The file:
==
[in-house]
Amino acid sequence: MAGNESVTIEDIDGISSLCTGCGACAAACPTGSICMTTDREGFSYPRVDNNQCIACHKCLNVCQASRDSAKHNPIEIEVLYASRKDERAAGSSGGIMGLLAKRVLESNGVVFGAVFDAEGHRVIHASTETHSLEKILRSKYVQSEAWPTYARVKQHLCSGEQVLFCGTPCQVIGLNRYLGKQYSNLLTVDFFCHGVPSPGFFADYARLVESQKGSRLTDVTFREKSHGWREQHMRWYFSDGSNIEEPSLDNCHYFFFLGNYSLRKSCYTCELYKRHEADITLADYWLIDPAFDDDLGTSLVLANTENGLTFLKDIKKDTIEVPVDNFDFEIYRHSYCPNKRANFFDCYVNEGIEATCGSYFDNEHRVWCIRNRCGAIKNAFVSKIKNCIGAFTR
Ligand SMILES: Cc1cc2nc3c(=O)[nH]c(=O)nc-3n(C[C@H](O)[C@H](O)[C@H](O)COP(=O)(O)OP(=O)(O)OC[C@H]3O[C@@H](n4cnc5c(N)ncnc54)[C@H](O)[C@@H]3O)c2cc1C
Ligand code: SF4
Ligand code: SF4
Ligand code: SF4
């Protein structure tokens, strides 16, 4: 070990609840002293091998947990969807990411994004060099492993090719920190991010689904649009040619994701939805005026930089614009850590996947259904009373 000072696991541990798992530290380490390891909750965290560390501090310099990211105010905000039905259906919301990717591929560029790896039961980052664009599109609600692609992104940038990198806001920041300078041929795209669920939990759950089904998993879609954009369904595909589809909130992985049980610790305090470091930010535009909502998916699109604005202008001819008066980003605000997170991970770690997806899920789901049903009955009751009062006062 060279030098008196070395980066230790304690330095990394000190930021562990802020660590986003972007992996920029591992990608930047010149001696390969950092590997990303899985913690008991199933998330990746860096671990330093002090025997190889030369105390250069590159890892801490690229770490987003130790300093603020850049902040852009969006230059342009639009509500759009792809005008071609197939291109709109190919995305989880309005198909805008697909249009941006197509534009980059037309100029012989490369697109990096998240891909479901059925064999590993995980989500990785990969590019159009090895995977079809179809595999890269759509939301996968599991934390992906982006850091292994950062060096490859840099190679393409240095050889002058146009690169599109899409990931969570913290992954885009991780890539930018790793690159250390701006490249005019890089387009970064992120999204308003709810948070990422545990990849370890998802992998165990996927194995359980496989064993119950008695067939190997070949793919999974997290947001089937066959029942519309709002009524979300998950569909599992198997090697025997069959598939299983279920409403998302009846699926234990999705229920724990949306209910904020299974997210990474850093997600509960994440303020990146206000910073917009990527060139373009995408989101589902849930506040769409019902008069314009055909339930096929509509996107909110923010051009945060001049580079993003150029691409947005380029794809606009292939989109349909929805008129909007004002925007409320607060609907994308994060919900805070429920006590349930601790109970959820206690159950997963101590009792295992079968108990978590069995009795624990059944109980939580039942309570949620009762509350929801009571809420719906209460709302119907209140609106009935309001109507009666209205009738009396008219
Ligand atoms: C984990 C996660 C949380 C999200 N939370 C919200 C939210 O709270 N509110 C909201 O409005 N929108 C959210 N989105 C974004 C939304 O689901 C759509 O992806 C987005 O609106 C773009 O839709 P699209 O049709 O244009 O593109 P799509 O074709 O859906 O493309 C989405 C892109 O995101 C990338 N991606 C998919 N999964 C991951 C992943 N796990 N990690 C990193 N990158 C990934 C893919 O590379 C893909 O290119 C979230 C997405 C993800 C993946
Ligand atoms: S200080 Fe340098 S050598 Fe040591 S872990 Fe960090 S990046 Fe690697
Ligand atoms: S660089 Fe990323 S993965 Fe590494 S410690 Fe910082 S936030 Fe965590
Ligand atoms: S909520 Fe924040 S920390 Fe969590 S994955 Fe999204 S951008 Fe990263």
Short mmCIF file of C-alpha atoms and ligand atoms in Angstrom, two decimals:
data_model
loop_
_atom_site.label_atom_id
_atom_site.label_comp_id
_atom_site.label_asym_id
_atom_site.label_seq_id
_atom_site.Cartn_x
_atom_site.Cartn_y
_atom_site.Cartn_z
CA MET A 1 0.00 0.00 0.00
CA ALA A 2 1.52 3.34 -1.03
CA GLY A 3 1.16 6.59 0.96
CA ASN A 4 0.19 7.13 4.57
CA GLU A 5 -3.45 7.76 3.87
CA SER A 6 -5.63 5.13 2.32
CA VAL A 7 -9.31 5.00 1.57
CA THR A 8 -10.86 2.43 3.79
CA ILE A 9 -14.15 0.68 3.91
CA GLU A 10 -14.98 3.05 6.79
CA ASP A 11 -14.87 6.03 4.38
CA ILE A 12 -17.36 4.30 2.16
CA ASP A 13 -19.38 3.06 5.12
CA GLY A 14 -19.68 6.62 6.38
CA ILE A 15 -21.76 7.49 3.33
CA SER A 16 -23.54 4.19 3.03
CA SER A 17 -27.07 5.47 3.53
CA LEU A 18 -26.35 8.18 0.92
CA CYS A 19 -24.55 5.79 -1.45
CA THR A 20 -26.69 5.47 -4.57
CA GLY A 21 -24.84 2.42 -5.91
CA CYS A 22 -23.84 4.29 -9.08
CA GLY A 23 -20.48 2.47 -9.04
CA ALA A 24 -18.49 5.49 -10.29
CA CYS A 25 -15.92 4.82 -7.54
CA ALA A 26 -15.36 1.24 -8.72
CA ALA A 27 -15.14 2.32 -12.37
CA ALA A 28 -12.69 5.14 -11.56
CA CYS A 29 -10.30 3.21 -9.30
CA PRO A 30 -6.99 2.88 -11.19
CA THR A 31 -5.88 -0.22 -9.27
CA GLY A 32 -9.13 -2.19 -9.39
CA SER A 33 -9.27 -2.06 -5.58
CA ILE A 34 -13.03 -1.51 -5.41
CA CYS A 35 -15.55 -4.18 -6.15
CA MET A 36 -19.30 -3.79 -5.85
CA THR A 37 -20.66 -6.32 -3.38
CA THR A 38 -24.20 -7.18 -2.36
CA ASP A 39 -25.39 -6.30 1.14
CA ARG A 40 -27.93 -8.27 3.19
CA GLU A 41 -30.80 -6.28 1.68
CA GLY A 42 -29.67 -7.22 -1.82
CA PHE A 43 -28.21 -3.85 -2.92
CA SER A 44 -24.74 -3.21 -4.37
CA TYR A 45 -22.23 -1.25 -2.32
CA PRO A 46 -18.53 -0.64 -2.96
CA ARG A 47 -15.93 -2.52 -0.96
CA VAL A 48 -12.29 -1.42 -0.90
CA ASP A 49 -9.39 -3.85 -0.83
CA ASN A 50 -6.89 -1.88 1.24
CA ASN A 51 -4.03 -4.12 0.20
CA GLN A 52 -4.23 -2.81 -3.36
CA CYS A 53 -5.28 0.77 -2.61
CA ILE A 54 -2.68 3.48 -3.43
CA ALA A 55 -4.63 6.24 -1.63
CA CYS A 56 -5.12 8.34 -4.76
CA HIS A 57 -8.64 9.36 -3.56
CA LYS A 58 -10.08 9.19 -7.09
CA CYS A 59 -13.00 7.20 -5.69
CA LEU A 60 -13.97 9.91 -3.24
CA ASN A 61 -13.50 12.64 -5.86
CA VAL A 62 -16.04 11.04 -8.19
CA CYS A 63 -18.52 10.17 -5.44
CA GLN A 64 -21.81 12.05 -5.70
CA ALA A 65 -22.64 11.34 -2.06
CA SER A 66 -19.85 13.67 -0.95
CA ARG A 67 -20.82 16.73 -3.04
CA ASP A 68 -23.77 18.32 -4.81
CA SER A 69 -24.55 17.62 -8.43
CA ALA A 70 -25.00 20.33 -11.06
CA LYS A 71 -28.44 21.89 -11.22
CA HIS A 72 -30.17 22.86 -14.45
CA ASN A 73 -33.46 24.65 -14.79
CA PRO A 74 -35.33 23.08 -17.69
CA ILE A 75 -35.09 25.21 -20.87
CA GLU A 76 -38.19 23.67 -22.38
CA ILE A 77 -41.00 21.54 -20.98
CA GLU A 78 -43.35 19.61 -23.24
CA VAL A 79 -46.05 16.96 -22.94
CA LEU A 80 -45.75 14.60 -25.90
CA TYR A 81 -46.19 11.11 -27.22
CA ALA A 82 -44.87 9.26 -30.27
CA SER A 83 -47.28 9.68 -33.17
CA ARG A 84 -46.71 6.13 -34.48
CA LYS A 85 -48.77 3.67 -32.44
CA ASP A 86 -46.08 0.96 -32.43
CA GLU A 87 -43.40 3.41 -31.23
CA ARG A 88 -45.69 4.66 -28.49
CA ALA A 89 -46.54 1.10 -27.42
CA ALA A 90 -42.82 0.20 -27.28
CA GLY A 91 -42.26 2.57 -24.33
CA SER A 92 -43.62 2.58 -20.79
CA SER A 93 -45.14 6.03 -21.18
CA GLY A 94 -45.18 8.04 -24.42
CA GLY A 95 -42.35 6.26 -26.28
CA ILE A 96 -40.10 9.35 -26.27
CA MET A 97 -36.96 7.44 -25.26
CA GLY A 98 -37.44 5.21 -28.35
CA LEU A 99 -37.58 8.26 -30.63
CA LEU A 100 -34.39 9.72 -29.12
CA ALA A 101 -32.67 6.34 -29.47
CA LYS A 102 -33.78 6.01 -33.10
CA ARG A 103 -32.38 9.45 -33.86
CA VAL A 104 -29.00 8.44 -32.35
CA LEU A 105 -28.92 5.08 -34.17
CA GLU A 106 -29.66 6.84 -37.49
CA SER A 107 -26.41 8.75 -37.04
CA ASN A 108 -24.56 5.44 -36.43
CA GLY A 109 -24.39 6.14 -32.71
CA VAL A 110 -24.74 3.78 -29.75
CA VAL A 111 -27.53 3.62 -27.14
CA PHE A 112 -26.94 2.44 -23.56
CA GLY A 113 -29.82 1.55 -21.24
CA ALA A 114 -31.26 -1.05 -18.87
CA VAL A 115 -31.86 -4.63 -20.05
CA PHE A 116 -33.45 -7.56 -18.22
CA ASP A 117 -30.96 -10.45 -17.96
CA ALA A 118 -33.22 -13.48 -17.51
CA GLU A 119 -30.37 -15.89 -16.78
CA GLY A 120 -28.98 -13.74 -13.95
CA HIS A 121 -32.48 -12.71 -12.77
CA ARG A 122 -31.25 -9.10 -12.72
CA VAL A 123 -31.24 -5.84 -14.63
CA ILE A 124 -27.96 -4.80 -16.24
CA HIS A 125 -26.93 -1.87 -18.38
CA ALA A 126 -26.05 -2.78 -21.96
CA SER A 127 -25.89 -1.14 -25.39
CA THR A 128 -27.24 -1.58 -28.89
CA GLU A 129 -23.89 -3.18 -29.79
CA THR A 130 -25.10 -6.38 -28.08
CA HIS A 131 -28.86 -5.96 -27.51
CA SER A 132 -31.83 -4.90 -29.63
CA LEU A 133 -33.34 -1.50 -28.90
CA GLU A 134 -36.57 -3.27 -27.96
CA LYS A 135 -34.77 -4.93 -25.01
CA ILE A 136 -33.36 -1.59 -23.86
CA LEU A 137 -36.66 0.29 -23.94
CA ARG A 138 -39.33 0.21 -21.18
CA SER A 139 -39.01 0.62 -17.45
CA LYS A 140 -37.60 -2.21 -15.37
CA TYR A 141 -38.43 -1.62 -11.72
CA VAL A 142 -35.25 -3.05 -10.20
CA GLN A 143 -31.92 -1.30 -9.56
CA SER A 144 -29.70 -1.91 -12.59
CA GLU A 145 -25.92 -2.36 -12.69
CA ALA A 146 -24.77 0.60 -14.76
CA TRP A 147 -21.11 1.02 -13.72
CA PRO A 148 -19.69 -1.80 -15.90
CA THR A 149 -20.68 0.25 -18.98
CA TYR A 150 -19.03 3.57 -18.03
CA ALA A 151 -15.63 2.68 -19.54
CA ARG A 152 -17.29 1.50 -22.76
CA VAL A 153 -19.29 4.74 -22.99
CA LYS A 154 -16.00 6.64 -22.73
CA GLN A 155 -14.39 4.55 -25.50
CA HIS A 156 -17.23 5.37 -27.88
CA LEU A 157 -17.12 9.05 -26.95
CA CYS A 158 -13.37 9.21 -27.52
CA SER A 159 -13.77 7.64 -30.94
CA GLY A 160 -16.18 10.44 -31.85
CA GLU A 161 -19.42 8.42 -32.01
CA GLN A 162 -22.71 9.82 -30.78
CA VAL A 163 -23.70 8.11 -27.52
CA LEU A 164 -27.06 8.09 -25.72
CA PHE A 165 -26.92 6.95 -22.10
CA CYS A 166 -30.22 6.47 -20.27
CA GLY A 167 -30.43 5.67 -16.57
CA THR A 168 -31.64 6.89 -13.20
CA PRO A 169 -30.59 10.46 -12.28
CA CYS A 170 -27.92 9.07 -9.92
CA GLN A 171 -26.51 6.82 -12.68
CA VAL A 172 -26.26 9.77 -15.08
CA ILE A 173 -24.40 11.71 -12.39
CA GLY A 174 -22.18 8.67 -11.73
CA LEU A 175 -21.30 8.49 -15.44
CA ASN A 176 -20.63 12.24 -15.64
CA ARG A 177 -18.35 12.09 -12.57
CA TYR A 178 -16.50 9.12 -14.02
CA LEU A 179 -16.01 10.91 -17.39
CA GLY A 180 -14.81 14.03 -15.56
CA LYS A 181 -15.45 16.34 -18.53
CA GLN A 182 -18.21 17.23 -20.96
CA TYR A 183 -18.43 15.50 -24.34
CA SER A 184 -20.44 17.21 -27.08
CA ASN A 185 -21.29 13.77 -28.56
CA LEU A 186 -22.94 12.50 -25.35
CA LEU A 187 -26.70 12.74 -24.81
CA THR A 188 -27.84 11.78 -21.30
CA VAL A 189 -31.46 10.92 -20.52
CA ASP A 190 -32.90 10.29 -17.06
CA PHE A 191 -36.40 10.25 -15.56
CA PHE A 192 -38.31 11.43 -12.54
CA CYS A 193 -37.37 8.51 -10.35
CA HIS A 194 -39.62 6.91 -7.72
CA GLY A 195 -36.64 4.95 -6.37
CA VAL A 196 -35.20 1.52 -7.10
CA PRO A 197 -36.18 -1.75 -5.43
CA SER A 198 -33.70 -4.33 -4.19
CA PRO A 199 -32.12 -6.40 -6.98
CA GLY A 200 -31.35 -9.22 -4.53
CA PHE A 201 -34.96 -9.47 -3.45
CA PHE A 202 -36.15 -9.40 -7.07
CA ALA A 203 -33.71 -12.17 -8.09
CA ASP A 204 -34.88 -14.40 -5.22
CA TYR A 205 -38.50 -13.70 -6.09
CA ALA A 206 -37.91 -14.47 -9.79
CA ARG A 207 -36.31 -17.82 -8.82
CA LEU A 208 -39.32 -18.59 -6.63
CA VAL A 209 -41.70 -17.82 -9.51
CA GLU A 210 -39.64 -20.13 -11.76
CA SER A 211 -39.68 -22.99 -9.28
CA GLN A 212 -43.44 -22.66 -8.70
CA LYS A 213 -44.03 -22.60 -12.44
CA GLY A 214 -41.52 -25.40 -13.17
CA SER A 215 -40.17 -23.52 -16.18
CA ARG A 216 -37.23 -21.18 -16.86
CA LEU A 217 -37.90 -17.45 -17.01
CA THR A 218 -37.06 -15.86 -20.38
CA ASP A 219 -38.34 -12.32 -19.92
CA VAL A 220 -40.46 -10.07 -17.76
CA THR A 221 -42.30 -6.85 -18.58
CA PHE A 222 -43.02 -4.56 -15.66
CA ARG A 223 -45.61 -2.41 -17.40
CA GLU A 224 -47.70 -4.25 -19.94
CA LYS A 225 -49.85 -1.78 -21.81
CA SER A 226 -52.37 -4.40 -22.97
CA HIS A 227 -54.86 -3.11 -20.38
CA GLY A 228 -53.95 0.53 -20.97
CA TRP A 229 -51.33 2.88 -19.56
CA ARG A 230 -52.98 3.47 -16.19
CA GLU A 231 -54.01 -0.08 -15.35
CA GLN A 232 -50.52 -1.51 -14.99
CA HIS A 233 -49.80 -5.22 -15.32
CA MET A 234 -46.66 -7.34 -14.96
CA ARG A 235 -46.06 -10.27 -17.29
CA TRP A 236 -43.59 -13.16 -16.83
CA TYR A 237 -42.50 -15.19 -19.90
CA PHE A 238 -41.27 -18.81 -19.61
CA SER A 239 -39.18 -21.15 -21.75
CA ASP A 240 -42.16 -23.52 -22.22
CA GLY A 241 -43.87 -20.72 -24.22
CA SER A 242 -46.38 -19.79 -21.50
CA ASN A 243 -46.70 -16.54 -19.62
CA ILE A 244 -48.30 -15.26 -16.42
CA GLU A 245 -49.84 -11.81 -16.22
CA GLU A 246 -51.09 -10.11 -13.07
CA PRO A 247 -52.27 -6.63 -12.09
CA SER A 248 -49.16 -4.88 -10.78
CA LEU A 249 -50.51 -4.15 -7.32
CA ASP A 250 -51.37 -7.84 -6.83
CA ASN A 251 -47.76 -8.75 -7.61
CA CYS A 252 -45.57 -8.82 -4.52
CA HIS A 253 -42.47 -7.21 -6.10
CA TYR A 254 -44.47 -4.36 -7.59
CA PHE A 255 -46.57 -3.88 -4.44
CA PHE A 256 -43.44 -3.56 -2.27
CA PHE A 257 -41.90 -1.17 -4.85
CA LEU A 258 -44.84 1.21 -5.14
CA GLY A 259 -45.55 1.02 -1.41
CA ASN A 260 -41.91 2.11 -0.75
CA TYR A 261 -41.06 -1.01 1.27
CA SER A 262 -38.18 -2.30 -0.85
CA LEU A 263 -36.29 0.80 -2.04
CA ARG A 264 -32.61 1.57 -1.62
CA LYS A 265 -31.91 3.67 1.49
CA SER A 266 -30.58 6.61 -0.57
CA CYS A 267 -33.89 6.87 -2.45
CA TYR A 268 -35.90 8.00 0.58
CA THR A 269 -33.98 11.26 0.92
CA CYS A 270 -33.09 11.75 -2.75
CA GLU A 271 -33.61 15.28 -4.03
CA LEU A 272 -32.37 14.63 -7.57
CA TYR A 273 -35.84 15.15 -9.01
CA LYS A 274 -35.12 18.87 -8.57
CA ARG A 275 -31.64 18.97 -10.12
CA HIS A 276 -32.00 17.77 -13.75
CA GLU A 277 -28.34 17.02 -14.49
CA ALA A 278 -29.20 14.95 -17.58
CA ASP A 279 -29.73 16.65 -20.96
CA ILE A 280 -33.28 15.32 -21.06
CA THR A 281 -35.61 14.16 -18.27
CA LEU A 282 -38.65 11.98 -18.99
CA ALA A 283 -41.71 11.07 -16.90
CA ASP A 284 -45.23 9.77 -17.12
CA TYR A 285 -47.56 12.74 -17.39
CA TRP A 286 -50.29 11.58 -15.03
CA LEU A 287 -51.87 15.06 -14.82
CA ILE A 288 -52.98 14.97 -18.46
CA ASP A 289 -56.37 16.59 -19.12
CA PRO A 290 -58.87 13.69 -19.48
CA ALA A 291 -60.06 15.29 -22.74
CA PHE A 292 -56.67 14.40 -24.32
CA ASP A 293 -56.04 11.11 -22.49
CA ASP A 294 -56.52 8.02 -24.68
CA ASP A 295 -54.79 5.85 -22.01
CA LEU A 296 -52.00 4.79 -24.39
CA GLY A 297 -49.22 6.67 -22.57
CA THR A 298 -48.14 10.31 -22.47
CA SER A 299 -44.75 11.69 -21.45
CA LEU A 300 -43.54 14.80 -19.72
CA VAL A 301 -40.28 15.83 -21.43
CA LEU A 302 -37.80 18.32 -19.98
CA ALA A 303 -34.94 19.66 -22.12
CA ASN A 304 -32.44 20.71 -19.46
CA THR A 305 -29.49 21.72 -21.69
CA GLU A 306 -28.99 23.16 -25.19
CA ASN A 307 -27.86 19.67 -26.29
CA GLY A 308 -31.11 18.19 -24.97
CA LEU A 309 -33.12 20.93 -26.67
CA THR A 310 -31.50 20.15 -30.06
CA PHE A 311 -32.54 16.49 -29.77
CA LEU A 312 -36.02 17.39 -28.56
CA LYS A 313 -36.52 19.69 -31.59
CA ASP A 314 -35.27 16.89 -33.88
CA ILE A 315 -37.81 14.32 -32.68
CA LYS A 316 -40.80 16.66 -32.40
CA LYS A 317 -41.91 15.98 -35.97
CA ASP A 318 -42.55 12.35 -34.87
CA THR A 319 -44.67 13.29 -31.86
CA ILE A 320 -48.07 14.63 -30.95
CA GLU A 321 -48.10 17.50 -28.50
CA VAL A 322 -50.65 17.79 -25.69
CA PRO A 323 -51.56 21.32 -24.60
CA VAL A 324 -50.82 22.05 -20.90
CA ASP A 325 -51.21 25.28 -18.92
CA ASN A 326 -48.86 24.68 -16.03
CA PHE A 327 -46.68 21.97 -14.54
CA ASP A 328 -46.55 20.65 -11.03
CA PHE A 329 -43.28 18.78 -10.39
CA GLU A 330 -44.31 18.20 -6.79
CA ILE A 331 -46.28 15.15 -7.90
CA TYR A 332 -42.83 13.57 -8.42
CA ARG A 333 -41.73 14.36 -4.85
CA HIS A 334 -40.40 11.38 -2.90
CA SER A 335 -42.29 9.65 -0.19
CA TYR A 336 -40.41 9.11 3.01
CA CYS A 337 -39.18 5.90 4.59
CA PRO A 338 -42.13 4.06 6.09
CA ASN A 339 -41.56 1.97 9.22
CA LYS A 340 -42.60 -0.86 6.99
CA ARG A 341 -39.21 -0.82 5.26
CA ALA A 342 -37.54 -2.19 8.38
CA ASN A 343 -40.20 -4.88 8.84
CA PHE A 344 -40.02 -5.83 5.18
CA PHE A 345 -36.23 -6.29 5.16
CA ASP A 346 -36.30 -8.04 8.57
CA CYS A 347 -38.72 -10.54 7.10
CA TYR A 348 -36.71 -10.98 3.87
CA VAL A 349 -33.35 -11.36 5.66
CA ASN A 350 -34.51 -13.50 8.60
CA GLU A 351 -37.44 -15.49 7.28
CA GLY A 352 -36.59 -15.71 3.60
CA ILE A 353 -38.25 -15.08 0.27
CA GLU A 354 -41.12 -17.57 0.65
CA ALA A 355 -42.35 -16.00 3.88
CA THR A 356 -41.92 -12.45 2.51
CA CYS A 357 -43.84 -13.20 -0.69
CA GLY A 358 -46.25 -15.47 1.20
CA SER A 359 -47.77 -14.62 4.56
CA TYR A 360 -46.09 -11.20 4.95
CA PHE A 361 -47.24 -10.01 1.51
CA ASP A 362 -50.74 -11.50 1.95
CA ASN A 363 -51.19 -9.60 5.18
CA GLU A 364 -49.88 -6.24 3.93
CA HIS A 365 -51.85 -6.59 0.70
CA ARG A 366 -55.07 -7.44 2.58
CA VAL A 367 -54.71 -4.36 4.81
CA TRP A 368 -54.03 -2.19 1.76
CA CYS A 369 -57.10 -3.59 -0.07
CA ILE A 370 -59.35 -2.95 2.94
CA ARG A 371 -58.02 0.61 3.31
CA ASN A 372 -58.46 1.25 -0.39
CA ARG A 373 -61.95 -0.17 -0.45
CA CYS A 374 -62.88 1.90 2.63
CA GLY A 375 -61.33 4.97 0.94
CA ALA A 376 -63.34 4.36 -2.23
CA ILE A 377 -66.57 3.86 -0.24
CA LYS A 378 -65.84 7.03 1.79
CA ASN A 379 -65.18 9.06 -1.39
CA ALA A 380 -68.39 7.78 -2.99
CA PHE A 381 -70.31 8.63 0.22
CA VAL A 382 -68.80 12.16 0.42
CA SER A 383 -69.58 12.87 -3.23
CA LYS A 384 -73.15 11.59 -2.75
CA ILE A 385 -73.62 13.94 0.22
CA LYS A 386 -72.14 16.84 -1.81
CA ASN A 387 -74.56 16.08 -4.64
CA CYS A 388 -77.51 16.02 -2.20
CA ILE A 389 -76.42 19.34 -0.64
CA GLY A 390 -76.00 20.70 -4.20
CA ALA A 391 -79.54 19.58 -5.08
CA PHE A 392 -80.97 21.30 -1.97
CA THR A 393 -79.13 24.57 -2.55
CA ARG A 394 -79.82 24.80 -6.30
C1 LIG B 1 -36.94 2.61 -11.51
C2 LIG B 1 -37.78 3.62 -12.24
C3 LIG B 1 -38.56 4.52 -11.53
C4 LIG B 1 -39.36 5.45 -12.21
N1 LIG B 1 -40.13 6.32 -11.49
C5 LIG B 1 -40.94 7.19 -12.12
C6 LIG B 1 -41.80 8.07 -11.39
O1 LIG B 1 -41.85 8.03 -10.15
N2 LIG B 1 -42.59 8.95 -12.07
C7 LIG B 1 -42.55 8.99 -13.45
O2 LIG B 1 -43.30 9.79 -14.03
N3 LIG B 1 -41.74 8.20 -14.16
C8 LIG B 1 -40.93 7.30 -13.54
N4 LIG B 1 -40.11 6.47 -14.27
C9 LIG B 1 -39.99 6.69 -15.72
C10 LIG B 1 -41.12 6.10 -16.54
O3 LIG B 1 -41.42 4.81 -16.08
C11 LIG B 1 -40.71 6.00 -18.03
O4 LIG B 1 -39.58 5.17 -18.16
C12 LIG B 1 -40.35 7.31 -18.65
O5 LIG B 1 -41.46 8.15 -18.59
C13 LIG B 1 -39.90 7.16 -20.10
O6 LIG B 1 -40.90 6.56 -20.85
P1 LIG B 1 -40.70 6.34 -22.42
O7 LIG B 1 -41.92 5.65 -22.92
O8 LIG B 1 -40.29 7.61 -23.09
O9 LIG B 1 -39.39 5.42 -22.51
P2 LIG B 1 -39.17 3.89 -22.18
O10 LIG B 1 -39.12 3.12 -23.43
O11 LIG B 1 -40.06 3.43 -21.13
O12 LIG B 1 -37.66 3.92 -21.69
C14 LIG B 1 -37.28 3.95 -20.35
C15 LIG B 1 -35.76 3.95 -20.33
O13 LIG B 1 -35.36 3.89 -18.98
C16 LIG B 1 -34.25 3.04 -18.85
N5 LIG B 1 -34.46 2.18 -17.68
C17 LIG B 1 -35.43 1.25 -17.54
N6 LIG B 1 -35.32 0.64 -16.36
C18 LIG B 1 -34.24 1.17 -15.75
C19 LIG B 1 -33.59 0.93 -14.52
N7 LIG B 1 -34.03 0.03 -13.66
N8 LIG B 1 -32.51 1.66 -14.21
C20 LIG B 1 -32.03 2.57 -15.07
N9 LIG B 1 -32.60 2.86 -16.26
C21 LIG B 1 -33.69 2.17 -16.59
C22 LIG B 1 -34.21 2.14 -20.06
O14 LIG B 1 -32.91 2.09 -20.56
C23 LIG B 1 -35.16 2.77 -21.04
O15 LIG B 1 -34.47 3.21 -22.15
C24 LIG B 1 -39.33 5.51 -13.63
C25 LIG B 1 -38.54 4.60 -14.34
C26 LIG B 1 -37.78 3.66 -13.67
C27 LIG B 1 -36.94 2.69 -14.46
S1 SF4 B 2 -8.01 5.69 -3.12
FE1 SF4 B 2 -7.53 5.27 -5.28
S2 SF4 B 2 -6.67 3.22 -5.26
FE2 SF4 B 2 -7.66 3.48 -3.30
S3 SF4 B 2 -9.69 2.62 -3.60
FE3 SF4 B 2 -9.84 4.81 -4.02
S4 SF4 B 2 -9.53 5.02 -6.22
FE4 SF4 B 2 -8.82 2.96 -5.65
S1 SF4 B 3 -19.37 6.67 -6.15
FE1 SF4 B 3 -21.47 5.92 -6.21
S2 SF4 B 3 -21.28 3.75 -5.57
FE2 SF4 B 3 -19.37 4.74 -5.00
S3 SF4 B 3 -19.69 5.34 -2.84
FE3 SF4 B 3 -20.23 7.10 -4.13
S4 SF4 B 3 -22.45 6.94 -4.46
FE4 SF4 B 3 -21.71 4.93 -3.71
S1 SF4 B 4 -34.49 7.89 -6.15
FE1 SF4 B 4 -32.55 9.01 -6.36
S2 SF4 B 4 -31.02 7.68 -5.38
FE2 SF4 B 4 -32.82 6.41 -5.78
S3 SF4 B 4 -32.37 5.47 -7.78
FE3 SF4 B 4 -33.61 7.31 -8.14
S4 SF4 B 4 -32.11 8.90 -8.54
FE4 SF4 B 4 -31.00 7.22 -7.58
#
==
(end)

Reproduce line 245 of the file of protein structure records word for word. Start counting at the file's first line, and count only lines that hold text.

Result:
CA GLU A 224 -47.70 -4.25 -19.94